The Parskville Qualicum Beach Tourism Association is cooking up possible recipes that will help make the region more palatable for tourists in the future.
Food tourism is a growing trend across the country and here on Vancouver Island. The PQBTA now wants it to be included in the area’s destination marketing strategy.
Last Thursday, May 25, the PQBTA gathered stakeholders at the Tigh-Na-Mara Seaside Spa Resort and Conference Centre for a brainstorming session. To help create a collective vision, it has hired Tourism Cafe.
Stakeholders were exposed to different food tourism examples from across Canada and were given the chance to draw inspiration from a variety of exercises conducted throughout the one-day session.
Nancy Arsenault of Tourism Cafe indicated that based on their research, there are markets that are willing to pay for premium experiences. What Tourism Cafe aims to do is to discover successful food tourism recipes that can be applied to the region’s tourism strategy down the road.
“At the very front of the development is determining how we could add value, and that value that comes from this region has to be for the traveller — because they would have to choose to come here,” said Arsenault. “The purpose of this gathering is to see what we would like to be doing in five years.”
The plan includes looking at the current foundation of success in the region and explore how stakeholders can do things that are fundamentally different from other places on the Island such as the Cowichan Valley, Tofino and the Comox Valley.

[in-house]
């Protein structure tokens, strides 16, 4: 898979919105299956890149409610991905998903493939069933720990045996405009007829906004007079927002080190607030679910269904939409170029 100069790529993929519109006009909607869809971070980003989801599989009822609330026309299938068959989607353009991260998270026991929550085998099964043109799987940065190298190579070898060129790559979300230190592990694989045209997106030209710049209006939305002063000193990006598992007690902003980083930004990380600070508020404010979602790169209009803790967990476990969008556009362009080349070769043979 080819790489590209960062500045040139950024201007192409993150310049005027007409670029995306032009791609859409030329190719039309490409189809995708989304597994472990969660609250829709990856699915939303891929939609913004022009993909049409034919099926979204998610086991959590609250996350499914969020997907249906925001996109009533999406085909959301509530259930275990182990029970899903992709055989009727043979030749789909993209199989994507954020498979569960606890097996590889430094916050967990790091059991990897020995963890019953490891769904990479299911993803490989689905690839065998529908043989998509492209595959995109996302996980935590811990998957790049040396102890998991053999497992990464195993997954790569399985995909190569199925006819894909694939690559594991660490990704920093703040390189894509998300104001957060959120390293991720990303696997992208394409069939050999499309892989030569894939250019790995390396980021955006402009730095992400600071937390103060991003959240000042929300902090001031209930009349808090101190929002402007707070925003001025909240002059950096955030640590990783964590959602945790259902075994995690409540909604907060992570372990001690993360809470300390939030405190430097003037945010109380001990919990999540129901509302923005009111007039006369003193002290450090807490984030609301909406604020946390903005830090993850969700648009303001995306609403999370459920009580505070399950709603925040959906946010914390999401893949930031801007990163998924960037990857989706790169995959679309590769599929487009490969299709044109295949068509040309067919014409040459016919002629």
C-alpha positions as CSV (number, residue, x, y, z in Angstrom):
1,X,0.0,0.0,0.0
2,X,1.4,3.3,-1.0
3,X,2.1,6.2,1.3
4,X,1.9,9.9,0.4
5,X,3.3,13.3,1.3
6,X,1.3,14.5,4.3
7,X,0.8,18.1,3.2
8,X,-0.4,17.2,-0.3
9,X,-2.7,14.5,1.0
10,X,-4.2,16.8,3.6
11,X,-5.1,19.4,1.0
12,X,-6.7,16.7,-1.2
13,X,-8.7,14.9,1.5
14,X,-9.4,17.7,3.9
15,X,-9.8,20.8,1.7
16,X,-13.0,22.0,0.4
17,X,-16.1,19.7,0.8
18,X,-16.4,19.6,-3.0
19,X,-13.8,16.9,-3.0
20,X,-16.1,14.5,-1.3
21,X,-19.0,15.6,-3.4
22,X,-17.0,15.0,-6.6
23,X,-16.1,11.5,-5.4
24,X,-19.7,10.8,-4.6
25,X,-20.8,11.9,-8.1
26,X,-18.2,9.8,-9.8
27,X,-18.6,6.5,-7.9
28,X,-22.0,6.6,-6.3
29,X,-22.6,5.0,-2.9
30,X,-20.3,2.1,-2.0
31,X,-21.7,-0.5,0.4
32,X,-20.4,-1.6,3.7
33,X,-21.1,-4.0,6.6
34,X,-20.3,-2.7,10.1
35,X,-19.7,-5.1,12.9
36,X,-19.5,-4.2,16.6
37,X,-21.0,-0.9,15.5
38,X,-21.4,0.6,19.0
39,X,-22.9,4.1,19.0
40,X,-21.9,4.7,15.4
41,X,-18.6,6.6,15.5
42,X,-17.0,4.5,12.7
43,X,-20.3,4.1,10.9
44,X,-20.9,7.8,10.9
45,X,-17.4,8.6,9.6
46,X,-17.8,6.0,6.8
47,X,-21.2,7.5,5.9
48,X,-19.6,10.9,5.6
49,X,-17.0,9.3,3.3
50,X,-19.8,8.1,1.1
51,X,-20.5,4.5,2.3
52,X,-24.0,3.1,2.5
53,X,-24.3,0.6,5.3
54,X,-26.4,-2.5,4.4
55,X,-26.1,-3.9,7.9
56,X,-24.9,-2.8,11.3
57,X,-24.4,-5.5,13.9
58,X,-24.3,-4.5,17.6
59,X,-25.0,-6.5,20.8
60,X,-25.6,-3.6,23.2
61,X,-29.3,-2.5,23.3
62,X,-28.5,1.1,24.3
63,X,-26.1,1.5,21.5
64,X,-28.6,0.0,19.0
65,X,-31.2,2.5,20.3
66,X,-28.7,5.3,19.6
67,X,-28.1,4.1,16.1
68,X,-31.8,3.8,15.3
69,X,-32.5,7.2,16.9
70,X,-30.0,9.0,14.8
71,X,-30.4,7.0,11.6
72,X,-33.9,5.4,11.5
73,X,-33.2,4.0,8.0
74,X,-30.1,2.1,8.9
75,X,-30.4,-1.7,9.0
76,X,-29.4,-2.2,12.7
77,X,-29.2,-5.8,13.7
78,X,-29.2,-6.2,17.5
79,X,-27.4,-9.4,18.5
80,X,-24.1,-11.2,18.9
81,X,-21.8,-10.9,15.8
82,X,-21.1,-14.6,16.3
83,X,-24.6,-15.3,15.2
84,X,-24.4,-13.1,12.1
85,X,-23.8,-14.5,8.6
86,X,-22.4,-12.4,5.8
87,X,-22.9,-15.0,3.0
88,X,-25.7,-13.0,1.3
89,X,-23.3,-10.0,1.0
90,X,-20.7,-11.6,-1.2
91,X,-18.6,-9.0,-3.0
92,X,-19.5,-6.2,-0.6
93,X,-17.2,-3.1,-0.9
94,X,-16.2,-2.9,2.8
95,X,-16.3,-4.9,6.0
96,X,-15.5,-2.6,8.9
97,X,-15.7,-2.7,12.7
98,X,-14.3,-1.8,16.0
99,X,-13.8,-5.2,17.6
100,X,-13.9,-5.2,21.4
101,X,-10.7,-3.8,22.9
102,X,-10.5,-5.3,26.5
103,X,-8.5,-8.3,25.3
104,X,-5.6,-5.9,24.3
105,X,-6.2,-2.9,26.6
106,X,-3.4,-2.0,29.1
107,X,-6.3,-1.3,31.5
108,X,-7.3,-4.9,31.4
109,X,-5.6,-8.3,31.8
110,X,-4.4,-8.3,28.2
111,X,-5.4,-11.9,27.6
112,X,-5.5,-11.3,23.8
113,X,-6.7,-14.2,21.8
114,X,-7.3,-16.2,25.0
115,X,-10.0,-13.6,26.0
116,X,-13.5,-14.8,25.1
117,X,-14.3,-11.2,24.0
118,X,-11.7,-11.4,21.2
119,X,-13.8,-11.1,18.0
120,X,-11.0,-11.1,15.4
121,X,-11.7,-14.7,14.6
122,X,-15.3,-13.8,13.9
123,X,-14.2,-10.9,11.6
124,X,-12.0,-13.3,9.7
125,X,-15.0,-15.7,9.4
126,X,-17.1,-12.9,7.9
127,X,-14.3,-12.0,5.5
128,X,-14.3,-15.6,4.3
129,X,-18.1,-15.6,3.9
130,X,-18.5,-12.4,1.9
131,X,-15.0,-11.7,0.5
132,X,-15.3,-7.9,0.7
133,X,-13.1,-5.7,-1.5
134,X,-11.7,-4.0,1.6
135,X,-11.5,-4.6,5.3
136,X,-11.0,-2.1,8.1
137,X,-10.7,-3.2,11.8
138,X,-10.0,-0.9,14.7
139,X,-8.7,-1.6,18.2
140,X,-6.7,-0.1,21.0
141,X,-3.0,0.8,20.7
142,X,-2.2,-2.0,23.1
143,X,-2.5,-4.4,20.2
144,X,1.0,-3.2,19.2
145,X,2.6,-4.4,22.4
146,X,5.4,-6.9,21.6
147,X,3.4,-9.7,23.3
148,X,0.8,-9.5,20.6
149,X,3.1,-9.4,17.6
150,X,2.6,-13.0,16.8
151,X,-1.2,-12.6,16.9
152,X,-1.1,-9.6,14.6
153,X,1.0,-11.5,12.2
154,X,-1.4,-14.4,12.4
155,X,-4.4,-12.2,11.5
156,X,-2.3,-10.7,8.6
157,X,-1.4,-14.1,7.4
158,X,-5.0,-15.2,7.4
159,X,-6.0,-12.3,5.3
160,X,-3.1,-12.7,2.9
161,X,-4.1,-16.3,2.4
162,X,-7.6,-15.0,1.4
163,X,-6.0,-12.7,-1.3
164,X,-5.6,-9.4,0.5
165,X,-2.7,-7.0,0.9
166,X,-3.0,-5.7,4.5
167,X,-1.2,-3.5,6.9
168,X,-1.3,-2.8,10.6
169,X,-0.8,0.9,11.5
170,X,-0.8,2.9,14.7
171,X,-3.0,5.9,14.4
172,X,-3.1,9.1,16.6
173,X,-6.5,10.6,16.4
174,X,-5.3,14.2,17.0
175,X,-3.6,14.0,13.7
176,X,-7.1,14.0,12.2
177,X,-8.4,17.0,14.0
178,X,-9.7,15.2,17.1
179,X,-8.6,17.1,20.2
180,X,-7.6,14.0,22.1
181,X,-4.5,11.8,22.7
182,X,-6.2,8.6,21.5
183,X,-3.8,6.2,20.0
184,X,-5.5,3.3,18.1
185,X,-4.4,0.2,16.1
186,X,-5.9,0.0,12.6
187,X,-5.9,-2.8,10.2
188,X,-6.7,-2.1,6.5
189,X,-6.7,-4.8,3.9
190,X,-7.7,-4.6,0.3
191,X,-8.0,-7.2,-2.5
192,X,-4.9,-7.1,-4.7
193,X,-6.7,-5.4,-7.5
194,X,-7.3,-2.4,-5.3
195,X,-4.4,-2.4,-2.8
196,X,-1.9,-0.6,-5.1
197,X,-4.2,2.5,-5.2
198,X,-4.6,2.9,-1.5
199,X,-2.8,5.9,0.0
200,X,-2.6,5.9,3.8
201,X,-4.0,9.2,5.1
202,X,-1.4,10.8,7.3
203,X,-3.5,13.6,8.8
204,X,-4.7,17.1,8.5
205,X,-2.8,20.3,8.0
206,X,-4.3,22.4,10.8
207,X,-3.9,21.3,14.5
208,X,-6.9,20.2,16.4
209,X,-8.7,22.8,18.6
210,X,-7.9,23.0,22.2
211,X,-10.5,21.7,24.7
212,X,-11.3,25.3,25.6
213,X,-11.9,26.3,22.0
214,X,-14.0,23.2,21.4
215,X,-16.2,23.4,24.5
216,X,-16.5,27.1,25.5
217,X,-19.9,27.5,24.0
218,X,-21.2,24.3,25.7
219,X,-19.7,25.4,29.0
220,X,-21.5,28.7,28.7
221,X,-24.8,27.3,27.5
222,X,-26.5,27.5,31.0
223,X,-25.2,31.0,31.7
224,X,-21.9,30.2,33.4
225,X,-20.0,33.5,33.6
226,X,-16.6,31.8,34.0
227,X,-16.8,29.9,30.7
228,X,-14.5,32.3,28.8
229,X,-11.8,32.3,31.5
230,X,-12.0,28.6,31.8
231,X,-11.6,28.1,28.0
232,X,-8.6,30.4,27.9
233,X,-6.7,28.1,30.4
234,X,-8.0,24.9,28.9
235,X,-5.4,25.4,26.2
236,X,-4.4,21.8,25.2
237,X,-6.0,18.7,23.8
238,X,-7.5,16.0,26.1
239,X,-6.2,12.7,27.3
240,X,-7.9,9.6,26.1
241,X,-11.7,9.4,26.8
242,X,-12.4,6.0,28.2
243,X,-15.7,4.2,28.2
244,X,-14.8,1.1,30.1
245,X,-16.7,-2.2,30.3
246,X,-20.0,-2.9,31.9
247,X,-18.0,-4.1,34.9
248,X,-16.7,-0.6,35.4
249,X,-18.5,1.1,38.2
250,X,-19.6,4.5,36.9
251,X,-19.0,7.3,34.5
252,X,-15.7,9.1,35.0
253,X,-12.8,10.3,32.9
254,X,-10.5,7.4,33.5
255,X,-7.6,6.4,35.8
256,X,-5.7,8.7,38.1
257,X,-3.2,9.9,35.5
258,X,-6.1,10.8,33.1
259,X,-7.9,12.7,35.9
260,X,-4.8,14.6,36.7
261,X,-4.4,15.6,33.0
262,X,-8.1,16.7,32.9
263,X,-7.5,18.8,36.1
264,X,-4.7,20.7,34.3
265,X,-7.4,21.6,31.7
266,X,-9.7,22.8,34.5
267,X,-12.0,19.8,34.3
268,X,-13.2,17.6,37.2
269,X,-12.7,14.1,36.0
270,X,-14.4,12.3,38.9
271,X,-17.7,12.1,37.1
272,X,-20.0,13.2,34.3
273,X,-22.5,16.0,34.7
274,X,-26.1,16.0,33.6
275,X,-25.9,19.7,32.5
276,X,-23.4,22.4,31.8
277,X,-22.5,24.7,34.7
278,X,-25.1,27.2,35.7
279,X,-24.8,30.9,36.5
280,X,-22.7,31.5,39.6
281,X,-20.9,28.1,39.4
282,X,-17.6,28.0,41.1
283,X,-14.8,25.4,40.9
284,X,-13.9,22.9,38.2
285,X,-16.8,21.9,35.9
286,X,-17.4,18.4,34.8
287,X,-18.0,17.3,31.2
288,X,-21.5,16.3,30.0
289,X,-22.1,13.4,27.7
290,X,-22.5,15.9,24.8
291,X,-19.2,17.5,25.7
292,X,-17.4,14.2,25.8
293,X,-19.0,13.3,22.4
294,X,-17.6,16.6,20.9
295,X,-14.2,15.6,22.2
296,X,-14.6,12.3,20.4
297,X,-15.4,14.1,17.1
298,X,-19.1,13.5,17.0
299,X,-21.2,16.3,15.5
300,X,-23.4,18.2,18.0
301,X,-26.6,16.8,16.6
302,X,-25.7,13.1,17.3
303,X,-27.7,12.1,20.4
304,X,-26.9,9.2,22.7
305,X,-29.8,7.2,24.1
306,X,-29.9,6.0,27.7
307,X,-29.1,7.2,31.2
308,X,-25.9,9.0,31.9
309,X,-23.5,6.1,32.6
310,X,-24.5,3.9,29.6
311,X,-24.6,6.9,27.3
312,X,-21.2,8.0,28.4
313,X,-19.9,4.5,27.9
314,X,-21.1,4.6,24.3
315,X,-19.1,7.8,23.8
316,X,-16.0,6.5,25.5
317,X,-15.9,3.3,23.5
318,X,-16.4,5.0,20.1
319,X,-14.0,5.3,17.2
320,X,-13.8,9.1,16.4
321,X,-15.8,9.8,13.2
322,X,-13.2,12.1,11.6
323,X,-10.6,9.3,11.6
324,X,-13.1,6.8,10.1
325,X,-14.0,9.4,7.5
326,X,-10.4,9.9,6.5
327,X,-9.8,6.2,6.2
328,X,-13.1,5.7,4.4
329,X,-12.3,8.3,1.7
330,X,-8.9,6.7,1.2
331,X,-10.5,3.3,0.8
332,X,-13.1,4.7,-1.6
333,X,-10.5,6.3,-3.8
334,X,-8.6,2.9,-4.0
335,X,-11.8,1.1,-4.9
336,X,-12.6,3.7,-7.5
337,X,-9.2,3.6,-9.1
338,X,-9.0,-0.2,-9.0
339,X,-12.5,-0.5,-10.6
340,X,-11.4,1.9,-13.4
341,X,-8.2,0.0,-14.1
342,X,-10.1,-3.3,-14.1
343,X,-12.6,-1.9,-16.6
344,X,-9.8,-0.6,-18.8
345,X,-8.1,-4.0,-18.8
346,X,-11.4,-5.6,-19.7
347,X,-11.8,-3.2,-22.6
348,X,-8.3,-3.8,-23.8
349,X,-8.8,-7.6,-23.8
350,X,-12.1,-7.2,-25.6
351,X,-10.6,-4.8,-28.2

“What we’re looking at is having to work with stakeholders to help them to find that,” said Arsenault, who added that when businesses do decide to invest in it, they would be targeting specific guests “not just throwing stuff and doing that kind of one-off.”
“We want to understand the individual business opportunities and the connection between businesses so there’s a vision for the area that people can be excited about.”
Lesley Anderson, the learning and development facilitator of Tourism Cafe, pointed out that food tourism doesn’t have to be limited to just restaurants.
“There’s lots of different ways people want to experience food,” Anderson explained. “They can be going out to a farm to meet farmers and learning about how the food is grown. It can be going to local restaurants that are serving specialties from the area. It can be cooking classes, farm table dinners, wine tasting, and going into breweries. There’s a multitude of ways that people are looking to connect with what we call the taste of the place, the local food scene.”
Blain Sepos, executive director of PQBTA, cited Little Qualicum Cheese Works as one of the area’s successful food producers that can be one of the region’s future food tourism draws.
“Not only do they have the farm where you can go and have good guided tours, there’s also the food production and the sampling of the cheese, the wine and now they have a café there,” Sepos pointed out. “They also hold different events throughout the year so they have really created a food tourism experience there.”
Whatever themes were generated from the session, Sepos said PQBTA will work on what might be the most logical step to take to work with the stakeholders.
“We might basically find that there are some things we can start immediately and maybe there are some others things that we may really have to plan for,” said Sepos.
Arsenault said this local initiative ties in well with British Columbia’s tourism plans.
“Destination British Columbia is looking at finding new ways and everybody can contribute in different ways,” said Arsenault. “There’s amazing stuff that’s always going on in the area and we know that this is one of the main tourism areas in the province.
“But how do we add a new layer of opportunity that fits with the destination development so that we can leverage what Tourism Vancouver Island is doing, what Destination BC is doing? What we are looking at provincially are remarkable experiences, so that we become part of the family.”